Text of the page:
November 21 is World Fisheries day, in addition to celebrations surrounding the value of fisheries this is also an opportunity to take stock of the dramatic implications of overfishing, pollution, habitat destruction and climate change.
According to a recent United Nations study more than two-thirds of the world’s fisheries have been overfished or are fully harvested and more than one third are in a state of decline because of factors such as the loss of essential fish habitats, pollution, and global warming.
Fisheries are of crucial benefit to human life as well as the heath of our interrelated ecosystems. Fisheries provide both food and jobs. Most human population centers are located in close proximity to oceans, rivers, and lakes. They are also an important transportation system. The combination of human habitation and transportation has poisoned our waters. This includes everything from industrial pollution to human waste.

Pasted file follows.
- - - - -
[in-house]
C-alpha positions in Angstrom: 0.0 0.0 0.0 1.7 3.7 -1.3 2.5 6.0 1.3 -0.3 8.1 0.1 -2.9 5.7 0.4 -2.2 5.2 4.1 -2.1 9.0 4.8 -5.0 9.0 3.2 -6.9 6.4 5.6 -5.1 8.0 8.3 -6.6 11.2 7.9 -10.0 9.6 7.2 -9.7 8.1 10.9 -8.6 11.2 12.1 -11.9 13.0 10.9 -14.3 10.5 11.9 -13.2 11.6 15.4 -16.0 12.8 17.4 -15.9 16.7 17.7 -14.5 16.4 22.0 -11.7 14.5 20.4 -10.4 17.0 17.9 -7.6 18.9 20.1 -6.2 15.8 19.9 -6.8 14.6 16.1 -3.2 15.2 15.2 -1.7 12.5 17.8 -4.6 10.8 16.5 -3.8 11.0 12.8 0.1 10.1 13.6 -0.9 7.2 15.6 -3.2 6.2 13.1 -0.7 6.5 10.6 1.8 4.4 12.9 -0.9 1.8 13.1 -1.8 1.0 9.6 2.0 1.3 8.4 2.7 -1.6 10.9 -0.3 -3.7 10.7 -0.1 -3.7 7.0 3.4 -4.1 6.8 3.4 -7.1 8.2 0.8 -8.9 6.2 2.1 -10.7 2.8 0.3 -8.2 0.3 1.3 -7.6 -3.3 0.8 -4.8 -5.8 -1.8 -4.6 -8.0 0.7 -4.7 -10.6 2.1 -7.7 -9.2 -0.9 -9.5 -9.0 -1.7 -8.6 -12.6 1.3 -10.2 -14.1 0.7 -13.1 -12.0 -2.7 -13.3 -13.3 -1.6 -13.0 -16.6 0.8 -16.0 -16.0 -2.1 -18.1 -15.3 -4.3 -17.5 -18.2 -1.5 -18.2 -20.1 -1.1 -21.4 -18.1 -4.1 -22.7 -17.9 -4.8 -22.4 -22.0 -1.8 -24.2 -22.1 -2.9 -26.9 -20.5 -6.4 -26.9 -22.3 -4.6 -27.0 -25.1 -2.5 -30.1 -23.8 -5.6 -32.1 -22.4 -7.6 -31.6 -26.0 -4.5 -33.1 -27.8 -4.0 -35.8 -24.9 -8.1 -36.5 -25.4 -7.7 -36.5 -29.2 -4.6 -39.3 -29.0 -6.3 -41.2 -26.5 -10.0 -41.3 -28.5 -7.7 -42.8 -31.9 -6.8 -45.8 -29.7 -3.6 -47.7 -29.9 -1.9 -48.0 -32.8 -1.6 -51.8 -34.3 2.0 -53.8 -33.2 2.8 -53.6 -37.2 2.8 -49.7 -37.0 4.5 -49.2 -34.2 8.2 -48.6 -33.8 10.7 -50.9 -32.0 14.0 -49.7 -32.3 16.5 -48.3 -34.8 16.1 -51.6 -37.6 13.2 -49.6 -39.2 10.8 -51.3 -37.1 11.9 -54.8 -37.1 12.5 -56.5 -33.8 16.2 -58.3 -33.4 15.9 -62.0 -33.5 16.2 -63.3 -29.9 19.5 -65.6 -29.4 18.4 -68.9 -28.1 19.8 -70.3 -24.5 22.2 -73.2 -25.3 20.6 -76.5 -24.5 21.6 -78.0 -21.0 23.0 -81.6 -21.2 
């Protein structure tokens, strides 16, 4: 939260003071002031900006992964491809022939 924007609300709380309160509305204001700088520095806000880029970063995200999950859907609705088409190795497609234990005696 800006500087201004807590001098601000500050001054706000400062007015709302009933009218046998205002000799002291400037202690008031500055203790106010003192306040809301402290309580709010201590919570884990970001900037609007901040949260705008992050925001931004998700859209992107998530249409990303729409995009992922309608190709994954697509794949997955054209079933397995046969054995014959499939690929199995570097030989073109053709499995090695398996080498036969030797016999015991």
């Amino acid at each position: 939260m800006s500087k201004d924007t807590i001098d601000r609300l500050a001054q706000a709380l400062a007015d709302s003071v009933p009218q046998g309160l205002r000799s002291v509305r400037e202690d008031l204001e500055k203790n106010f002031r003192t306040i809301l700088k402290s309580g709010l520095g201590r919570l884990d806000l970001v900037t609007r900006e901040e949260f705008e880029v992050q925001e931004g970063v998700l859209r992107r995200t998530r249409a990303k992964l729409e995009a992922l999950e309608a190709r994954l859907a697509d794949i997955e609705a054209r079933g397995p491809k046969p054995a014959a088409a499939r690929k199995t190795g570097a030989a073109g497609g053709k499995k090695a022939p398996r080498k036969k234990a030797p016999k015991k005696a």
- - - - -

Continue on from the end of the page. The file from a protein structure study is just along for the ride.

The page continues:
Unsustainable fishing methods like factory vessels and bottom trawling are destroying entire aquatic ecosystems as well as dramatically depleting all forms of aquatic life.
On this day we are called to take stock of our actions and work to protect our fisheries through more responsible stewardship. We must change the way we manage global fisheries and work together to create international laws and develop enforcement mechanisms.
An example of such efforts is what is known as the “Law of the Sea.” This addresses issues of jurisdiction over national and international waters, (including the seabed), and it supports sustainable fisheries.